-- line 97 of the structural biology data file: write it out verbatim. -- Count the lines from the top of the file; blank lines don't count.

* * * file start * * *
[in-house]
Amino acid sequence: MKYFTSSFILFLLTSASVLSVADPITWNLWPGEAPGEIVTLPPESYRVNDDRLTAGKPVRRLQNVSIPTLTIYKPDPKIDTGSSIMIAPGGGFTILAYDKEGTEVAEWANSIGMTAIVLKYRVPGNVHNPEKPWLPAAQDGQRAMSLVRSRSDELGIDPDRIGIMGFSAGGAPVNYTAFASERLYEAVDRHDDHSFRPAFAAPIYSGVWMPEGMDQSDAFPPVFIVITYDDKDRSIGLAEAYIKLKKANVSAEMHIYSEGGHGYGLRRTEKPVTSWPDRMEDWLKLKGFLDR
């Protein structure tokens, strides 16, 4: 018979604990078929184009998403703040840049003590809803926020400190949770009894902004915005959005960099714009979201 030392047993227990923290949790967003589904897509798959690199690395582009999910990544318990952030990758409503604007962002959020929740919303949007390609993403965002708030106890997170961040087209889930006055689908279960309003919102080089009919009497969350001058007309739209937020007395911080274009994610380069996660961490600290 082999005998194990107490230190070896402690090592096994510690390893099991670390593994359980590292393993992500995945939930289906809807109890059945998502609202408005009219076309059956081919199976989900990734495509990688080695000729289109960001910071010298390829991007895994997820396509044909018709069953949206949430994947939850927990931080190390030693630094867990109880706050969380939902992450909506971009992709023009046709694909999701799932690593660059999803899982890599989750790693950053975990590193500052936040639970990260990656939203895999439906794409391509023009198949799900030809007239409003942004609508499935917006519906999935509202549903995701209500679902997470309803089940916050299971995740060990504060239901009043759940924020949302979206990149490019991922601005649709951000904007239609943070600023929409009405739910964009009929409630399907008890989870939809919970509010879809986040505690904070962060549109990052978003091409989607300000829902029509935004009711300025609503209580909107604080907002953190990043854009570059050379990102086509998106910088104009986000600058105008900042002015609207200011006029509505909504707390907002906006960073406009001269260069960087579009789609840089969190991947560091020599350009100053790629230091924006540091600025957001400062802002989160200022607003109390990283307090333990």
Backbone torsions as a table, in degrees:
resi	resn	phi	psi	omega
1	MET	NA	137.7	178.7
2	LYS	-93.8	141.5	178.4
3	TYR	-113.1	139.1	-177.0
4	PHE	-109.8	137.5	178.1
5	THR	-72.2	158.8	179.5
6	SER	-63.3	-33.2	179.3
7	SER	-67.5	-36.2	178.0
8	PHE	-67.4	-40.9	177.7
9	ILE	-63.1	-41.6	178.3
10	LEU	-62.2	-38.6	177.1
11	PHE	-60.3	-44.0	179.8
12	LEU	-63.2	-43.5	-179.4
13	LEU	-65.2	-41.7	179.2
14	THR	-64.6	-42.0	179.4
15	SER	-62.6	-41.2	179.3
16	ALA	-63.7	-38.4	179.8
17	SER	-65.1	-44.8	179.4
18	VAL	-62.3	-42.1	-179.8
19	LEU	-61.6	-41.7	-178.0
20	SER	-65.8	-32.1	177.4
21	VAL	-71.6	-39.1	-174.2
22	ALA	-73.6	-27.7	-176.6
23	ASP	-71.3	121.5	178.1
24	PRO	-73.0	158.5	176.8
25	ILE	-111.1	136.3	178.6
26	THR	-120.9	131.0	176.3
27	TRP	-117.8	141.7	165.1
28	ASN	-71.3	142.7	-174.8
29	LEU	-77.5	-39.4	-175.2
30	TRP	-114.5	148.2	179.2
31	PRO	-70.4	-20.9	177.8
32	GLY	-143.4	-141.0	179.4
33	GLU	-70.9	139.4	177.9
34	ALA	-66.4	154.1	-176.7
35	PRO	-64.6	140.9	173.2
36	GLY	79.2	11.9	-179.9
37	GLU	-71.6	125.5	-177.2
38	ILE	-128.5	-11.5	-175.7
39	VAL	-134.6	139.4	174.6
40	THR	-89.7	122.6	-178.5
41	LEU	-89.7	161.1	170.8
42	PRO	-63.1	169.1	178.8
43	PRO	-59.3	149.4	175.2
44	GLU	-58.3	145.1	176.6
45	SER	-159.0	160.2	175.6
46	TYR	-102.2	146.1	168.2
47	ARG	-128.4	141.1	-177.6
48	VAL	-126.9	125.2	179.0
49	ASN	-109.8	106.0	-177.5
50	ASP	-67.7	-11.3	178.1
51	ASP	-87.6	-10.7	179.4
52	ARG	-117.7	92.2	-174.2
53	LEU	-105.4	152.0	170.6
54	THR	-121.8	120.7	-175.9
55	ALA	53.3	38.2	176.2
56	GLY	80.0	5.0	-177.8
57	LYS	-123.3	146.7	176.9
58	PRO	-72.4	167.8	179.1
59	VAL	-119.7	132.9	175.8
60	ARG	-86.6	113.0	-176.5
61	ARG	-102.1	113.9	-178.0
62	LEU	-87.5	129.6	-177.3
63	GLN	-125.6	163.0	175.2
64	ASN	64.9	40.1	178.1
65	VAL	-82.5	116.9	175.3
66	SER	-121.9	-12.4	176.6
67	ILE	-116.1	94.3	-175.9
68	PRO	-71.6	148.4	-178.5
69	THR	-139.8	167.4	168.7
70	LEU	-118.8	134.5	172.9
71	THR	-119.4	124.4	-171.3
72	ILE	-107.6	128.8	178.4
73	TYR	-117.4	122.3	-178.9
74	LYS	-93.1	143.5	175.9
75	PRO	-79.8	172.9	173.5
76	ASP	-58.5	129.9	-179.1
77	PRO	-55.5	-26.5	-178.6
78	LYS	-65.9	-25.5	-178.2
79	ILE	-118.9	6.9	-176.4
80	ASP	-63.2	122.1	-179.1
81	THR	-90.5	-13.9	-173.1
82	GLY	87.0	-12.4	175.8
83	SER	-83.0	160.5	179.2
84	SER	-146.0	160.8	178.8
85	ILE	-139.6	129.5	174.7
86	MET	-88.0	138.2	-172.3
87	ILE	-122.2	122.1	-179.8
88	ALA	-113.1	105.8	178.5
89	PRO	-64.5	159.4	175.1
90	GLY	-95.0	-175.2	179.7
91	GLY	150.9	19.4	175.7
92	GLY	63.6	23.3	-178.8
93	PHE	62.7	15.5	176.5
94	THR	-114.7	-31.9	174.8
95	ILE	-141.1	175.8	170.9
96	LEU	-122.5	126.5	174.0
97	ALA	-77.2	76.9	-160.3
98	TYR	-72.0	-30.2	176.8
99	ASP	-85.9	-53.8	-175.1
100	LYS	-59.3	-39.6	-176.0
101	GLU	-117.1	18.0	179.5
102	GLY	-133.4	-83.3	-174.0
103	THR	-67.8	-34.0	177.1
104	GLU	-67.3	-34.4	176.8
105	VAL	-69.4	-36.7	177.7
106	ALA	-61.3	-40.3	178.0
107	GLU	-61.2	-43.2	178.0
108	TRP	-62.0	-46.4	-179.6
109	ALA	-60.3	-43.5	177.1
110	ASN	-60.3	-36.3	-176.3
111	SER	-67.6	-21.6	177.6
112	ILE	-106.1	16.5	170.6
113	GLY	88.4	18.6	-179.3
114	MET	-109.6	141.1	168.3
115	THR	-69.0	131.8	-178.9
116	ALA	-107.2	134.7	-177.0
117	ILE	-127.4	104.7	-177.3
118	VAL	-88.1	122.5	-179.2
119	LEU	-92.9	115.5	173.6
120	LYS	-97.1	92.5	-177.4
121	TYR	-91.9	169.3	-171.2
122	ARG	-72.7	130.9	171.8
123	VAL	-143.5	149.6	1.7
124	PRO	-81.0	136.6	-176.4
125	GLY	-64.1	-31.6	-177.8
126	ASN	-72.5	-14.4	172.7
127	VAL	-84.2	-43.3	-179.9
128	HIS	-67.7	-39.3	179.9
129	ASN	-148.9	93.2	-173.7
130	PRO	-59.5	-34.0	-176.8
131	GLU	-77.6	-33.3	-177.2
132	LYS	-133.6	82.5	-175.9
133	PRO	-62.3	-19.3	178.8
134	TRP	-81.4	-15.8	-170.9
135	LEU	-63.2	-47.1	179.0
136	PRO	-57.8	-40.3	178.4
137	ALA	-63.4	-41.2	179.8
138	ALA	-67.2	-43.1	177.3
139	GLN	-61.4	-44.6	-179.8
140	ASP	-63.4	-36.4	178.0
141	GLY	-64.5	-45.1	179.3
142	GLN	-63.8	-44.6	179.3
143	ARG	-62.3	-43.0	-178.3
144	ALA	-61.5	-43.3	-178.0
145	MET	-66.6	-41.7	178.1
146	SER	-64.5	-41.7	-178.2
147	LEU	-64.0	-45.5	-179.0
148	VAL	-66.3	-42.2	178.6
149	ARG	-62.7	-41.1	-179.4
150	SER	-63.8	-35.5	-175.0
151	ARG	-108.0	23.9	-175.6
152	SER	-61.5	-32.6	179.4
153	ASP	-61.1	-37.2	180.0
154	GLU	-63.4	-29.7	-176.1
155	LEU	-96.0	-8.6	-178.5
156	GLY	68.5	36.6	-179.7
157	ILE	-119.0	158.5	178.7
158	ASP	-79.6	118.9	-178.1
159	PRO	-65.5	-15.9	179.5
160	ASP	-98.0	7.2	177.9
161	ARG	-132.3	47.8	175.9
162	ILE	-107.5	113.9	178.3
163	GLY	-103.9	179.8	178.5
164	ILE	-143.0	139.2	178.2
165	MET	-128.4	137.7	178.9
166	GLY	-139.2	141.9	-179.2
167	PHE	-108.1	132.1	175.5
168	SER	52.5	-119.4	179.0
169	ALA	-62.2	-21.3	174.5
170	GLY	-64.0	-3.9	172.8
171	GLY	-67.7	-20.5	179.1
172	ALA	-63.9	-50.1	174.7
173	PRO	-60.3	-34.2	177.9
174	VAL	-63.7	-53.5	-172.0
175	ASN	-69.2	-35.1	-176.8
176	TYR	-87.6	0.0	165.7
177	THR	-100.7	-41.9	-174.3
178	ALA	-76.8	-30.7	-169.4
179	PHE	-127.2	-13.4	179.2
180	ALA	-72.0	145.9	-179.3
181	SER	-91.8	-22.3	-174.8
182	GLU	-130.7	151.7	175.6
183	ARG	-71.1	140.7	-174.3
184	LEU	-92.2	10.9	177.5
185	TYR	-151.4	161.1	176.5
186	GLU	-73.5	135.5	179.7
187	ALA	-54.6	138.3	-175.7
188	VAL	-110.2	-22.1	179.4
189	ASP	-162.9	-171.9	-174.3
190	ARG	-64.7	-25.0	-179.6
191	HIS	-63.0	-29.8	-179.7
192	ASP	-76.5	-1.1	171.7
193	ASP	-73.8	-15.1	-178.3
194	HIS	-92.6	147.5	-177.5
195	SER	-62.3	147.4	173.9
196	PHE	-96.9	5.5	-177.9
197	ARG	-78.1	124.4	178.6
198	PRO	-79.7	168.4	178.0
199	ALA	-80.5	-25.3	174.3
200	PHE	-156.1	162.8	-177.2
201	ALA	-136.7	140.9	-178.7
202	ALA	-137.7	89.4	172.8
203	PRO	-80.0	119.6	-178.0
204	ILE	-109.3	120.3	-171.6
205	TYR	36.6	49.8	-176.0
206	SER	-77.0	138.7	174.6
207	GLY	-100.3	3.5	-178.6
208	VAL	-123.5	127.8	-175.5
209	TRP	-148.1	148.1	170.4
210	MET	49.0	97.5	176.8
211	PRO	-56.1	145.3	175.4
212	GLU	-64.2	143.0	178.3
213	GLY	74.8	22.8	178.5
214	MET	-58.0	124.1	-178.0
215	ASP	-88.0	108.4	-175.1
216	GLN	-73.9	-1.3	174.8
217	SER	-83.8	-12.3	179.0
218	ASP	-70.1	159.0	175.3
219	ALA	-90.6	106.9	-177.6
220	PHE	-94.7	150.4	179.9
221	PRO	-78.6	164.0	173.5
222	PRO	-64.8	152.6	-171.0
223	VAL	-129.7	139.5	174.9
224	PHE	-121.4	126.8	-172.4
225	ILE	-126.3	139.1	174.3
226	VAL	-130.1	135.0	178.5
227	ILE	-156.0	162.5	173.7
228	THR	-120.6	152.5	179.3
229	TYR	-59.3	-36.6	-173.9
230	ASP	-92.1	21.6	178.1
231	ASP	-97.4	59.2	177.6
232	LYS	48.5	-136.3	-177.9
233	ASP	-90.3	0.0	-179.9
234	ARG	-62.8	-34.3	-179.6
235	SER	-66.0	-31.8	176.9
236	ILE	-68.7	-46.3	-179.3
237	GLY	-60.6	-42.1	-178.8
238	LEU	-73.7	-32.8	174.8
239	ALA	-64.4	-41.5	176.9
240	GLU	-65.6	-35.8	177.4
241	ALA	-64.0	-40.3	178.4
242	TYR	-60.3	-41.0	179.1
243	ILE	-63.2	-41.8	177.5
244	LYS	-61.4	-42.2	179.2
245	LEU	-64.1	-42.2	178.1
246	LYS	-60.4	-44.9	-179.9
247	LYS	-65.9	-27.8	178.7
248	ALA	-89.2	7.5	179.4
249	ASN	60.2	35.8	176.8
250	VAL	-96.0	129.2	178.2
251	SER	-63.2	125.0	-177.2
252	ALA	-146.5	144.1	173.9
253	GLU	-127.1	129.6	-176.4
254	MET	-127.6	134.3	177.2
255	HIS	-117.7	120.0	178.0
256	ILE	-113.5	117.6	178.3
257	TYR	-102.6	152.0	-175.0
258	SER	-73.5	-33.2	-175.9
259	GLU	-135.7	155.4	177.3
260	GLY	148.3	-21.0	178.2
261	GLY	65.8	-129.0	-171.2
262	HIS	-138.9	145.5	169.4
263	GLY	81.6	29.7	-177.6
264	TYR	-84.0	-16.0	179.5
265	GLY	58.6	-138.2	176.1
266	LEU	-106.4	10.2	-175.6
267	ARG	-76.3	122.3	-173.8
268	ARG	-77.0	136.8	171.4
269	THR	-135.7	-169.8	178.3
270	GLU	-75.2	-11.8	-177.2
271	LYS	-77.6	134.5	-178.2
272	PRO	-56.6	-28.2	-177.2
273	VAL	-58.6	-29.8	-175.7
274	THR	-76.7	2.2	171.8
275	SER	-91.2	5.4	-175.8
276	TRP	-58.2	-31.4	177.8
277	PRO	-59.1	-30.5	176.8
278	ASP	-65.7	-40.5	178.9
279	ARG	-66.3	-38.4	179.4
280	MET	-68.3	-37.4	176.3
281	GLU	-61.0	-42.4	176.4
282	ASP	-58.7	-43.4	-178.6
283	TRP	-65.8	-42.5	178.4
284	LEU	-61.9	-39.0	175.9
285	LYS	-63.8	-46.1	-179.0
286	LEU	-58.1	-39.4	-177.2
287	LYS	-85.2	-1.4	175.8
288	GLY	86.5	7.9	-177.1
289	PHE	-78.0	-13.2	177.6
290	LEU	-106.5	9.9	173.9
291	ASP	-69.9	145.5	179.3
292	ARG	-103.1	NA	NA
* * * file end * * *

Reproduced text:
92	GLY	63.6	23.3	-178.8